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Government asks unions to attend talks on improving Croke Park savings

Brendan Howlin says depending on how the first talks ago, the parties might start negotiations on a successor to Croke Park.

A statue of Michael Cusack founder of the Gaelic Athletic Association at the entrance to Croke Park, which has lent its name to the current deal on public sector cutbacks.
A statue of Michael Cusack founder of the Gaelic Athletic Association at the entrance to Croke Park, which has lent its name to the current deal on public sector cutbacks.
Image: Niall Carson/PA Wire

Updated, 14:50

THE GOVERNMENT has asked the country’s trade unions representing public workers to attend negotiations where they will discuss how to achieve greater savings under the terms of the Croke Park deal.

The Cabinet, as its weekly meeting this morning, accepted a suggestion from Public Expenditure minister Brendan Howlin to invite a committee from the Irish Congress of Trade Unions to the talks.

The government said its talks with ICTU’s Public Services Committee would focus on “a new agenda for improvements in the productivity of public servants, and reductions in the cost of delivery of public services”.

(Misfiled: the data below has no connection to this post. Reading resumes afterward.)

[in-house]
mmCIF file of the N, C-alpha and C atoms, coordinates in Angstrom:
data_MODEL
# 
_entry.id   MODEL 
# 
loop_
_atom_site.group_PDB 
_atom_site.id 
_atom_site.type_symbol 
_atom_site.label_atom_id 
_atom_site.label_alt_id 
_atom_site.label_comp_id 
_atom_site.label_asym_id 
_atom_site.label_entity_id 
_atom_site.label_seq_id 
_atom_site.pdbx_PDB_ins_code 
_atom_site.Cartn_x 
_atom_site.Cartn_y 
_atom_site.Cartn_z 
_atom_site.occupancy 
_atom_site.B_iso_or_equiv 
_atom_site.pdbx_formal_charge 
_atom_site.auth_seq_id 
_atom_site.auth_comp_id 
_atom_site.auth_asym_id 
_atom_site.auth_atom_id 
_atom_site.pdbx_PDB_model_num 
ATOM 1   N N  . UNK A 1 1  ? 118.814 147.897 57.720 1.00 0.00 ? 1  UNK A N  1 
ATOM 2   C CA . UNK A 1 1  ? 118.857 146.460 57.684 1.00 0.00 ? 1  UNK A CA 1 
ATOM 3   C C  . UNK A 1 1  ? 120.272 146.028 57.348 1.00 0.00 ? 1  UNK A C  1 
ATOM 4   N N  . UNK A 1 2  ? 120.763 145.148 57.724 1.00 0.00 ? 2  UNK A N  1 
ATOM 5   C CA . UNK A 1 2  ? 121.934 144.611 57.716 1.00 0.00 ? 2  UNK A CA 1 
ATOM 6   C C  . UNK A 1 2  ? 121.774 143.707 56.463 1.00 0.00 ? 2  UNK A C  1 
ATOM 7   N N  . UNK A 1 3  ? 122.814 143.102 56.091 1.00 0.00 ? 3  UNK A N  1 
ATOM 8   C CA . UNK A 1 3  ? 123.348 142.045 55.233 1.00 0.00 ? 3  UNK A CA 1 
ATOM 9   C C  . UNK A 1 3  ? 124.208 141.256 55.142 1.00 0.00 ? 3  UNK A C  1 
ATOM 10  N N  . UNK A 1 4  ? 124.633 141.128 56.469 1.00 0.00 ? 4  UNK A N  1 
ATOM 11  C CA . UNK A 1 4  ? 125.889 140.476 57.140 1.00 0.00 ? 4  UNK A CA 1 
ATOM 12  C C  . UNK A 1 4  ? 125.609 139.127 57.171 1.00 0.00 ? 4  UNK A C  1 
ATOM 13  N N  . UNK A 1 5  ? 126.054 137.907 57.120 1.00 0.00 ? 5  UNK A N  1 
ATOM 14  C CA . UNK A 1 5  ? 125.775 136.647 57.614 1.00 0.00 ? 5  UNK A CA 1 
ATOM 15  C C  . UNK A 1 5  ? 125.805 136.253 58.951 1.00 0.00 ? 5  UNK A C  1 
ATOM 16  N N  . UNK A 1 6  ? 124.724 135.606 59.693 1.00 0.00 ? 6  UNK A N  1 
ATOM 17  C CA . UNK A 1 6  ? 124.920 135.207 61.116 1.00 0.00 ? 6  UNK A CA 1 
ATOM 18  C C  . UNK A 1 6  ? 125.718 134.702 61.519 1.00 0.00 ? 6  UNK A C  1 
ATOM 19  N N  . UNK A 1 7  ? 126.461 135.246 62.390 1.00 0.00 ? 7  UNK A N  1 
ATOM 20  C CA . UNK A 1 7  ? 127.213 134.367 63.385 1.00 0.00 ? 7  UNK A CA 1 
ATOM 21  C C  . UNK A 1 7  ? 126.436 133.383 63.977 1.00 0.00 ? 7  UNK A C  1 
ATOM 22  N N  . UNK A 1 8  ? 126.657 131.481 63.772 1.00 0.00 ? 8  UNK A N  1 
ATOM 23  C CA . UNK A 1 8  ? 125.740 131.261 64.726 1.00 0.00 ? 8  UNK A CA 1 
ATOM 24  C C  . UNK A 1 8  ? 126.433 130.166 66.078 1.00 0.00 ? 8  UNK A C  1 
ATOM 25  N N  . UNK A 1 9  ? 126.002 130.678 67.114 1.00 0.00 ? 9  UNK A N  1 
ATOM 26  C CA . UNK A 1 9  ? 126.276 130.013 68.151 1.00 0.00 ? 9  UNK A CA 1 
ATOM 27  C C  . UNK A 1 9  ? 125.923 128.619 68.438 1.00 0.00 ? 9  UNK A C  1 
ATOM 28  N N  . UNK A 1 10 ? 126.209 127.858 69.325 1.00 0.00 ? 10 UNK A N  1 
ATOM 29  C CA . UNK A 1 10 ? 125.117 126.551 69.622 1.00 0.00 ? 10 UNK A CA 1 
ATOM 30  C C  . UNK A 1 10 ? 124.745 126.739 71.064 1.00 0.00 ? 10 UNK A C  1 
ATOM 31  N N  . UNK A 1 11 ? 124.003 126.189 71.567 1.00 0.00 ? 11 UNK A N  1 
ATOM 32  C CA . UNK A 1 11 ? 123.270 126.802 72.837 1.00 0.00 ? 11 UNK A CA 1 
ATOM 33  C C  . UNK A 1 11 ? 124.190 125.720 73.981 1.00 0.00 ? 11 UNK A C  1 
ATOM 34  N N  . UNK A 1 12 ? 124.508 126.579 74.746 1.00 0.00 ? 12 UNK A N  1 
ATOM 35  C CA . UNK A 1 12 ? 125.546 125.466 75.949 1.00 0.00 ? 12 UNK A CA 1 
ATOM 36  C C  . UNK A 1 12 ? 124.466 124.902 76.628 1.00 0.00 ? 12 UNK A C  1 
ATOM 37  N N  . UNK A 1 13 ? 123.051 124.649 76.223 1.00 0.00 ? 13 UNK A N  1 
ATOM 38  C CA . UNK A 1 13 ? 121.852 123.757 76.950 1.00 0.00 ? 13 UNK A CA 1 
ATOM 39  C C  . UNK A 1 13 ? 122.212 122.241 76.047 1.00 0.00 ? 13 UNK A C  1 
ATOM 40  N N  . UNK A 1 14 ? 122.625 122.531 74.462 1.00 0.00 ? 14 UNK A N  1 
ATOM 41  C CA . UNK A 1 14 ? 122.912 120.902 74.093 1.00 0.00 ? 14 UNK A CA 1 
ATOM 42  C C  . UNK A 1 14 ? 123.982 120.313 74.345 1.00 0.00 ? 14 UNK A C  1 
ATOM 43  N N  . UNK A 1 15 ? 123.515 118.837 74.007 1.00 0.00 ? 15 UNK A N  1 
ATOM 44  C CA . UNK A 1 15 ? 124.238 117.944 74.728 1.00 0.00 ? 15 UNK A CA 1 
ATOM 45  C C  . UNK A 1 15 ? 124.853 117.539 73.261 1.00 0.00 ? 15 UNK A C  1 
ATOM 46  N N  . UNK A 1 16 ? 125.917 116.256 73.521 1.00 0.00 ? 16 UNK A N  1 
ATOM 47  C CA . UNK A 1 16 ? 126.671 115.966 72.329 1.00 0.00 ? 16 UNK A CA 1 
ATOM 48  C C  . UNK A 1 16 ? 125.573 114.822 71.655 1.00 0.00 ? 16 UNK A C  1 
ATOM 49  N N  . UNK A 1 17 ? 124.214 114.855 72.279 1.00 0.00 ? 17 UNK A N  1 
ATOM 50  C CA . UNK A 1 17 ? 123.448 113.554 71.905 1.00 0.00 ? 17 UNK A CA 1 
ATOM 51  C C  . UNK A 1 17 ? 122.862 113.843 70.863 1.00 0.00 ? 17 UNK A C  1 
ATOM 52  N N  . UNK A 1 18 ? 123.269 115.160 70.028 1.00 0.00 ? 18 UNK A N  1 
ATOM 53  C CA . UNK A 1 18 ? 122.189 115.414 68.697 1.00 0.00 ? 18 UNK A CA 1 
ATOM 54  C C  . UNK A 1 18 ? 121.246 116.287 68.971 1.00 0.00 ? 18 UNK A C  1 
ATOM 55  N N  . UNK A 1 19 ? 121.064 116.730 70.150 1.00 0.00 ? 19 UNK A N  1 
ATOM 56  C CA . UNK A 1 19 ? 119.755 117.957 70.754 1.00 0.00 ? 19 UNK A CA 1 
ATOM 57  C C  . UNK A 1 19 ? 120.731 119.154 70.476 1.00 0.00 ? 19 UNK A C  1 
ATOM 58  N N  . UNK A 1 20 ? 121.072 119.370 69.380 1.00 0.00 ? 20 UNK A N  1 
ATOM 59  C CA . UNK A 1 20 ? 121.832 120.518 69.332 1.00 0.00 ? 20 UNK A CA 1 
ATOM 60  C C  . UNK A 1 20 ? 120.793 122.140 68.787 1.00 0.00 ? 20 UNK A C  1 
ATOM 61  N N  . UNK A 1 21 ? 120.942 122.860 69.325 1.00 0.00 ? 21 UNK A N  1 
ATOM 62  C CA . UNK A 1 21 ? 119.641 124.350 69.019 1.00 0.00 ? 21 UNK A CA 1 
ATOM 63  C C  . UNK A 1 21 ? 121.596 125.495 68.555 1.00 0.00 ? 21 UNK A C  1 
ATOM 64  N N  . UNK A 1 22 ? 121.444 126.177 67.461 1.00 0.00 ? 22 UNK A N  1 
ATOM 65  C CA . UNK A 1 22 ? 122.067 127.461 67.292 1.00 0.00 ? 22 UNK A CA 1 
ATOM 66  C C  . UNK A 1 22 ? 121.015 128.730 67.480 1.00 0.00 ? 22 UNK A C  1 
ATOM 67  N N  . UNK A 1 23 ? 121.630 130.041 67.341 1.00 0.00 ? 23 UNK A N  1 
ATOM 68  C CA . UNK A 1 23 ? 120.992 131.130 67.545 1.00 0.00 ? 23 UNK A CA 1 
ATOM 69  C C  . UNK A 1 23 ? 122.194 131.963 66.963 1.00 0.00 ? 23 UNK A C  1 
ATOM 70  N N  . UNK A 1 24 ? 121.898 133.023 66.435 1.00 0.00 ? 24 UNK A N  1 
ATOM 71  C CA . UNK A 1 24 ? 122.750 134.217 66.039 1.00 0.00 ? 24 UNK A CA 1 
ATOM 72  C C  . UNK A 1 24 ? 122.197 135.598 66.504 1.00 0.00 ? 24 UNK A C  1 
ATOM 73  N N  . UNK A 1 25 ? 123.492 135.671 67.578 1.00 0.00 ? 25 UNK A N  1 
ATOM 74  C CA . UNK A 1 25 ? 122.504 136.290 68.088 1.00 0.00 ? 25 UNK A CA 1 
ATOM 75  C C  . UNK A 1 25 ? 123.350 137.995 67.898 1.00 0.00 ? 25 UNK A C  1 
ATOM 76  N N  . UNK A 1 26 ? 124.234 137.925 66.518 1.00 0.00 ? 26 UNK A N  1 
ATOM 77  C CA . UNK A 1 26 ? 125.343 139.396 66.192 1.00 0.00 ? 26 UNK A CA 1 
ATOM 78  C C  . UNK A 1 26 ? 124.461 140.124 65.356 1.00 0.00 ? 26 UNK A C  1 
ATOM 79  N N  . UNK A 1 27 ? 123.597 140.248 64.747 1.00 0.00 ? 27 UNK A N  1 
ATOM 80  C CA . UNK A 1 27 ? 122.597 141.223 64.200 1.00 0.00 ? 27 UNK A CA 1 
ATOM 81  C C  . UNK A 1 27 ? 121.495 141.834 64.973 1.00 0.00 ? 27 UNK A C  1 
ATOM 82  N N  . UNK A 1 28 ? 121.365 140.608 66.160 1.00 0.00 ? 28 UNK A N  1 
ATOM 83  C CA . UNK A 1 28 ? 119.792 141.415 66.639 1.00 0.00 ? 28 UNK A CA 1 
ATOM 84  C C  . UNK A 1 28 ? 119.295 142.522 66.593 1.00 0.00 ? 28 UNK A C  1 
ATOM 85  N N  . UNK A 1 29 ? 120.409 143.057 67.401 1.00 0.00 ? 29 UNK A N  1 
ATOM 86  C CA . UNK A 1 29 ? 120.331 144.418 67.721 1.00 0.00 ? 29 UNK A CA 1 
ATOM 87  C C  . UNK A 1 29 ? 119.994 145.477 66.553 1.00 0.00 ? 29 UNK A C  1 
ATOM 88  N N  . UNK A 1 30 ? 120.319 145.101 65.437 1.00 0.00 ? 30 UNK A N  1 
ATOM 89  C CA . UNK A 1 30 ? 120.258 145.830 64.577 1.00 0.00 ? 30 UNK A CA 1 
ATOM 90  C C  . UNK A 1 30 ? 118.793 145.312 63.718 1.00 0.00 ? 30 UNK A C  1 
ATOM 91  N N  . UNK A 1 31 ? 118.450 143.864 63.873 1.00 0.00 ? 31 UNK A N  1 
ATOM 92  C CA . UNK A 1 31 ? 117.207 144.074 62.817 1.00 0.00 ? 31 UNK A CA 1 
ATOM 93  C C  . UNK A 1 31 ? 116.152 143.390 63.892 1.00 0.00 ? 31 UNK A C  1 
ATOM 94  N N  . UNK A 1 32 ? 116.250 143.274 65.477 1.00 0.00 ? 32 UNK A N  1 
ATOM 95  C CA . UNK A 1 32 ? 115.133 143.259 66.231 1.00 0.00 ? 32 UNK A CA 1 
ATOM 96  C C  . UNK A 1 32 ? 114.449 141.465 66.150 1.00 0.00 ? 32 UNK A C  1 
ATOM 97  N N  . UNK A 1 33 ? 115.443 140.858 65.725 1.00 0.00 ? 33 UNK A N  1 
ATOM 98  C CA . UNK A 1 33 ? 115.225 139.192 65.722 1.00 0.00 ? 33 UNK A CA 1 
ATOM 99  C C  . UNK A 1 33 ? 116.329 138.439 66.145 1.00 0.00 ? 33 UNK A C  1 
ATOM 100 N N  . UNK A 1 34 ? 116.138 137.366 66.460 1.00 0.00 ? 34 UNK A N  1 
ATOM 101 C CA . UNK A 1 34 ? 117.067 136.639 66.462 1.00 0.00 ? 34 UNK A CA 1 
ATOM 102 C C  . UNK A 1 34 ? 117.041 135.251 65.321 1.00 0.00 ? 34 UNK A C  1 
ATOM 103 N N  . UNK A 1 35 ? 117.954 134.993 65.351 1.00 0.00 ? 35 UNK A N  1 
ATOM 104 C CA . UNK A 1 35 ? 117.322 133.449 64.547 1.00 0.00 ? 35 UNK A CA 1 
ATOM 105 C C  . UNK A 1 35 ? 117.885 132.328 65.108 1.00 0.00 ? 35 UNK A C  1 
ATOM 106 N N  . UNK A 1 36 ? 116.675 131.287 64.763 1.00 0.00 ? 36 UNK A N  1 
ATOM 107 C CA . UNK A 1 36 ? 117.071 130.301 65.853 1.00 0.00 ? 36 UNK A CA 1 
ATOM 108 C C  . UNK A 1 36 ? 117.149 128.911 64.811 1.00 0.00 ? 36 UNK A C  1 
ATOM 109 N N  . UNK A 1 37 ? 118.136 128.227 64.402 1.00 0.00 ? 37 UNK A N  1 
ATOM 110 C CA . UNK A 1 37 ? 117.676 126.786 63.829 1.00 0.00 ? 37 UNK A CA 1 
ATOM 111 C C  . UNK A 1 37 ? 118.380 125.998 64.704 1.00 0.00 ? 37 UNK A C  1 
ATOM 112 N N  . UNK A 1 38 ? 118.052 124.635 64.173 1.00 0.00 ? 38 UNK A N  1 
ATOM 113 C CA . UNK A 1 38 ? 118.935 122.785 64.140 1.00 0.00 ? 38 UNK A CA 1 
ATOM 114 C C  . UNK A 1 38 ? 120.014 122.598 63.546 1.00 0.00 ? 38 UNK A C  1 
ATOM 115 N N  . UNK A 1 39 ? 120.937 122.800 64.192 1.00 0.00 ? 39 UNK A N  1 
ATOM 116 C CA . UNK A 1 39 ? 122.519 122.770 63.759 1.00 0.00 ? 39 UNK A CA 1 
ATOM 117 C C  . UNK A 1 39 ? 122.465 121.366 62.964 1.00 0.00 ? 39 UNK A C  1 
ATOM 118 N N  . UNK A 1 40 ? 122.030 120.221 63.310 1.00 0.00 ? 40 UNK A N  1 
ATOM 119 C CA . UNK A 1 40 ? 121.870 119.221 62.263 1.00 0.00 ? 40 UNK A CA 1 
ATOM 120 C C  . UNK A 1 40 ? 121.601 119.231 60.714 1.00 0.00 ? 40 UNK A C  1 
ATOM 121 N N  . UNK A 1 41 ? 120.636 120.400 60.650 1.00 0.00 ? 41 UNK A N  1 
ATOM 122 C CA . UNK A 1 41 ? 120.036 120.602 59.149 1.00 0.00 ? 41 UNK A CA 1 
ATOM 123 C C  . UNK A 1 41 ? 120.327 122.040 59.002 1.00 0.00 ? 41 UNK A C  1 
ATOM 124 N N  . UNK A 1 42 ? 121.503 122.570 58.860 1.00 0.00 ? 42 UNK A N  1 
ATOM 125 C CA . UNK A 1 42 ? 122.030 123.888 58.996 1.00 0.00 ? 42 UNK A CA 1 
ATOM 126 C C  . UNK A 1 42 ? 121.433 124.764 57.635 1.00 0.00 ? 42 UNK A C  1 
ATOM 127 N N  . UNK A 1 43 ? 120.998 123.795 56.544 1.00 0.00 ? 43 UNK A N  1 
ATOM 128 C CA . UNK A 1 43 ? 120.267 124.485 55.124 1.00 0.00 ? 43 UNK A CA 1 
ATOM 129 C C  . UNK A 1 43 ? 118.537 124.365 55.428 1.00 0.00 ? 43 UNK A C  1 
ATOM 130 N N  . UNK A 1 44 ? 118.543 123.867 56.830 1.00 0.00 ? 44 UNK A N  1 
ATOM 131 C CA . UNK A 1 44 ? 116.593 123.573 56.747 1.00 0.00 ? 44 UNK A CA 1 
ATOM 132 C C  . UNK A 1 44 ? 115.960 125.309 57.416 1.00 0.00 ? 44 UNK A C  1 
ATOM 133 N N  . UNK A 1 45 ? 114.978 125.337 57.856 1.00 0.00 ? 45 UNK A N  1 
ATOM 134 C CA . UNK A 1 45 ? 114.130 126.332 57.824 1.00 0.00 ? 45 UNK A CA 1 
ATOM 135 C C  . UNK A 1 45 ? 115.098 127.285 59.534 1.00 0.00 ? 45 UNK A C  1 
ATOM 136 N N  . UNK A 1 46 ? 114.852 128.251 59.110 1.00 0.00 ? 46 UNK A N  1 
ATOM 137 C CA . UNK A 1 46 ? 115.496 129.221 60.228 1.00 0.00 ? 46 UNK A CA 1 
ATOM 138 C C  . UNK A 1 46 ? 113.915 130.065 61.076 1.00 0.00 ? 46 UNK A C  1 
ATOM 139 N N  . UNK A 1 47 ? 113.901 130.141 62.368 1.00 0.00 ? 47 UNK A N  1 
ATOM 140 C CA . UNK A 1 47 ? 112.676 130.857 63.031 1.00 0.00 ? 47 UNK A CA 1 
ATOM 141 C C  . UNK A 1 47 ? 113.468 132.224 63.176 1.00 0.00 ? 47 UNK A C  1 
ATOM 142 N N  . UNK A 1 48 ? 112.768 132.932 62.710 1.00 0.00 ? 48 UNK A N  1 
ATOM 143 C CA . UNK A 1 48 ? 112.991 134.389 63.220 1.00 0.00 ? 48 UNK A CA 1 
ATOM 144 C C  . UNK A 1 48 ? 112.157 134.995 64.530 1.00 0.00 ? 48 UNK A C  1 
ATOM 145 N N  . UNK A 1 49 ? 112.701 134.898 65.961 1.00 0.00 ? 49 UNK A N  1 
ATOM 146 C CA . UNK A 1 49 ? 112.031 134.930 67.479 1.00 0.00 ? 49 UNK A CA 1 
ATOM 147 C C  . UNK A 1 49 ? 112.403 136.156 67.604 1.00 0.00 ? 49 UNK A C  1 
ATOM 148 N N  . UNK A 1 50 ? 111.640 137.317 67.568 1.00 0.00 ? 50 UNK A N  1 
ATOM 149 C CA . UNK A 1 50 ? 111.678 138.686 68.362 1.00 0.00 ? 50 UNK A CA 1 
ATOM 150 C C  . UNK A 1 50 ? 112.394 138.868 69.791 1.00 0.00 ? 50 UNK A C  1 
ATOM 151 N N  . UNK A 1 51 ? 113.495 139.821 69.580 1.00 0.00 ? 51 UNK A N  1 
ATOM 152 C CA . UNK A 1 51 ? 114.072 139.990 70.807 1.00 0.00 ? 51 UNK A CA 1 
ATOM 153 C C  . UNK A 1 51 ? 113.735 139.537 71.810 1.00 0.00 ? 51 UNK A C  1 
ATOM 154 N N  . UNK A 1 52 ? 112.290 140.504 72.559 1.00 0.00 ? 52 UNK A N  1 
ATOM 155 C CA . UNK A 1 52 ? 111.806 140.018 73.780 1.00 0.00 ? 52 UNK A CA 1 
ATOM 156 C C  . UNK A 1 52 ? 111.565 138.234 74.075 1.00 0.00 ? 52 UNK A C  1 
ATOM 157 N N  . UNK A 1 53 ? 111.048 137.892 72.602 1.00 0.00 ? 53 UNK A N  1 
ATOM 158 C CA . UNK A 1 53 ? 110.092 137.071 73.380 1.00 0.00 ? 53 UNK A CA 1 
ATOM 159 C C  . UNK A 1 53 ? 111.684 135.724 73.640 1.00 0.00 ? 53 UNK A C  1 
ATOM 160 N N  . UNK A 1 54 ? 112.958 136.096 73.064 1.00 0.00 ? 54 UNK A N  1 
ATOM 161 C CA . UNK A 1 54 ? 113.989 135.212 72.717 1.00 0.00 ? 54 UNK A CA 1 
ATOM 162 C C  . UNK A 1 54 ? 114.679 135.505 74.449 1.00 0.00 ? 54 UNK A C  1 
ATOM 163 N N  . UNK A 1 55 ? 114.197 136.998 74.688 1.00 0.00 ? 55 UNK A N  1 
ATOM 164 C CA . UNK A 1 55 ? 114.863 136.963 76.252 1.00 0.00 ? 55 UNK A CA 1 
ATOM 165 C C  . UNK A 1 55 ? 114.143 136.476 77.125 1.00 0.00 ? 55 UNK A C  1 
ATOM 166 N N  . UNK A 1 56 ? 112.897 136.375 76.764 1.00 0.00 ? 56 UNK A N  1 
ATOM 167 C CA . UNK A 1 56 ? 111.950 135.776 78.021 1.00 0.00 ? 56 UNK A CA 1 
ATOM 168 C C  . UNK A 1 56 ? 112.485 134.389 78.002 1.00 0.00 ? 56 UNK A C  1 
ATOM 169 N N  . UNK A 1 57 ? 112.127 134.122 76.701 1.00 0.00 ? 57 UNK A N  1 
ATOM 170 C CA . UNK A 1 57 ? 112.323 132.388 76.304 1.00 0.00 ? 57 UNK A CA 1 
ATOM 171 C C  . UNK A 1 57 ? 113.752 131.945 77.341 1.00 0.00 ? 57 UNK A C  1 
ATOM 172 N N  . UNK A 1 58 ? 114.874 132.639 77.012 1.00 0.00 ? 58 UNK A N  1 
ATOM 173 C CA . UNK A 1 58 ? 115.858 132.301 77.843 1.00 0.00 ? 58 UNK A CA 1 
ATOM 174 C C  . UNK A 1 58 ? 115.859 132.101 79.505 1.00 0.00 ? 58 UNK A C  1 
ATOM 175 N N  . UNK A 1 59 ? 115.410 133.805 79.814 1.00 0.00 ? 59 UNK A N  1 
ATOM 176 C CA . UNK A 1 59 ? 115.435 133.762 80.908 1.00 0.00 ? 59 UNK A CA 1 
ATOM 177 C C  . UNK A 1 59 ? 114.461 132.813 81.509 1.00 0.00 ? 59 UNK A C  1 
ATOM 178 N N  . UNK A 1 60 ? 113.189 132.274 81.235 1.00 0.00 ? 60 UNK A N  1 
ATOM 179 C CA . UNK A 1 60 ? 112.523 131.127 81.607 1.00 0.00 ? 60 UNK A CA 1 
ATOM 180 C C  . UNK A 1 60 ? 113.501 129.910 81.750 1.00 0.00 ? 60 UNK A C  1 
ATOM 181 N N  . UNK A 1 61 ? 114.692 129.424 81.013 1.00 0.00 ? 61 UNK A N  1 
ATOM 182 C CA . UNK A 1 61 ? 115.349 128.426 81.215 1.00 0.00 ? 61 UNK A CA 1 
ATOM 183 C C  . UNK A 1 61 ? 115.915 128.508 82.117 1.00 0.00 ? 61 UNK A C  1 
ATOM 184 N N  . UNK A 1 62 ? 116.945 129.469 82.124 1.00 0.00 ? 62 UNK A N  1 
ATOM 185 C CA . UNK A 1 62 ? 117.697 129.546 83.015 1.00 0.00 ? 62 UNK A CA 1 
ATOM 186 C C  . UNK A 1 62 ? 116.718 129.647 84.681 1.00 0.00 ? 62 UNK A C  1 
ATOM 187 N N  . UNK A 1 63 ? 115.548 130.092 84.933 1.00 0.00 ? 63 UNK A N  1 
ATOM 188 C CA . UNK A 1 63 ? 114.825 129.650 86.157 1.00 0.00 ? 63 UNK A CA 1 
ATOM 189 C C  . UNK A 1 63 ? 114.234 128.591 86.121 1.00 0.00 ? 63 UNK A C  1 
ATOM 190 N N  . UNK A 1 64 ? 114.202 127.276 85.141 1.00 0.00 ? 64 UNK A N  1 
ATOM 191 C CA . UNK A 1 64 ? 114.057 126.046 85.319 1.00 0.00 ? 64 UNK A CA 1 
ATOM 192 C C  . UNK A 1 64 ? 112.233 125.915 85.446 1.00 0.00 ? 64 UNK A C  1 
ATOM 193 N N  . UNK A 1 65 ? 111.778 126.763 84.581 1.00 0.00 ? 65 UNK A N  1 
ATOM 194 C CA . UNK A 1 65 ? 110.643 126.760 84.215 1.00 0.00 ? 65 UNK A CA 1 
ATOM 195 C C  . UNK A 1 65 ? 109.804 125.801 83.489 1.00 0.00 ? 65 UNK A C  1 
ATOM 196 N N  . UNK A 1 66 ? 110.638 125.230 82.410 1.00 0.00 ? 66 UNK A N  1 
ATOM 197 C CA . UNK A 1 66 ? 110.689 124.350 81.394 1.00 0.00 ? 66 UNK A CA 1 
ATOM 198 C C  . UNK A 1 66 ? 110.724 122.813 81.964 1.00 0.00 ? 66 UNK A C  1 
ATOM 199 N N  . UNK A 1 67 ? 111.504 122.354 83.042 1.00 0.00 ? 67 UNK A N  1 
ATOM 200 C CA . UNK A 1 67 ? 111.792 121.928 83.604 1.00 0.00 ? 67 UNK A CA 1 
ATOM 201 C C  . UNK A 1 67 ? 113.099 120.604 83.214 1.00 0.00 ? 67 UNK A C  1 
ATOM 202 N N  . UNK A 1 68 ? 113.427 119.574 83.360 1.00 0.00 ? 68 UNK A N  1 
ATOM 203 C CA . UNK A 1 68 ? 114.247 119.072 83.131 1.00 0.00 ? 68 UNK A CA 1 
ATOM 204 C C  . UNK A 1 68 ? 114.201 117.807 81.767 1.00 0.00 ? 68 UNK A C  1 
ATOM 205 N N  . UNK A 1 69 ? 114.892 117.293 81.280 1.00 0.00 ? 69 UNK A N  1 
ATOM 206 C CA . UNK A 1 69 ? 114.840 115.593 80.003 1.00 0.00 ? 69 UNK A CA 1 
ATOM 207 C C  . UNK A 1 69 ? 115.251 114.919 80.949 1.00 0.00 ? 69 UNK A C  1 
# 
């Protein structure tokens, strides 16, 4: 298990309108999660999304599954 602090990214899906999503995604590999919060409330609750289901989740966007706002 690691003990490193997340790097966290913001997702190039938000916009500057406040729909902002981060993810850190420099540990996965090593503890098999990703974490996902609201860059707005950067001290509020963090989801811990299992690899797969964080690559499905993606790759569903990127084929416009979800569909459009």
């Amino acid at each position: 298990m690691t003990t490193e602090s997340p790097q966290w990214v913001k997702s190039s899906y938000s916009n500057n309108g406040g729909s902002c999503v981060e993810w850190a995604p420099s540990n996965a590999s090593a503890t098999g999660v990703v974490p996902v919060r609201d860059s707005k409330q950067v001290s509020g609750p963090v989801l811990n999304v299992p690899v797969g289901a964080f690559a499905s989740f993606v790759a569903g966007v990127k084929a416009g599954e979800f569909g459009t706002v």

If successful, the talks could pave the way for a first round of negotiations on agreeing a deal to succeed the current Croke Park agreement, which expires in summer 2014.

In a brief statement, the government said it wanted to start the talks “in light of the Government’s determination to meet the challenge posed by the fiscal consolidation in the period from 2013 to 2015″.

It also said there was a “shared ambition” to build on the contribution that public servants had already made to “Ireland’s ongoing economic recovery”.

“The Government has indicated its willingness to enter a process of negotiation with the objective of concluding an agreement on workplace change and savings with its employees at the earliest possible date,” it said.

The ICTU committee confirmed it had received Howlin’s invitation. The invitation is to be discussed at a meeting of the Public Services Committee tomorrow afternoon.

A report from the implementation body overseeing the roll-out of the Croke Park deal says the agreement has saved €1.5 billion so far, including €920 million in its second year of operation from mid-2011 to mid-2012.

However, disputes have emerged between individual government departments about how non-pay savings should be calculated.

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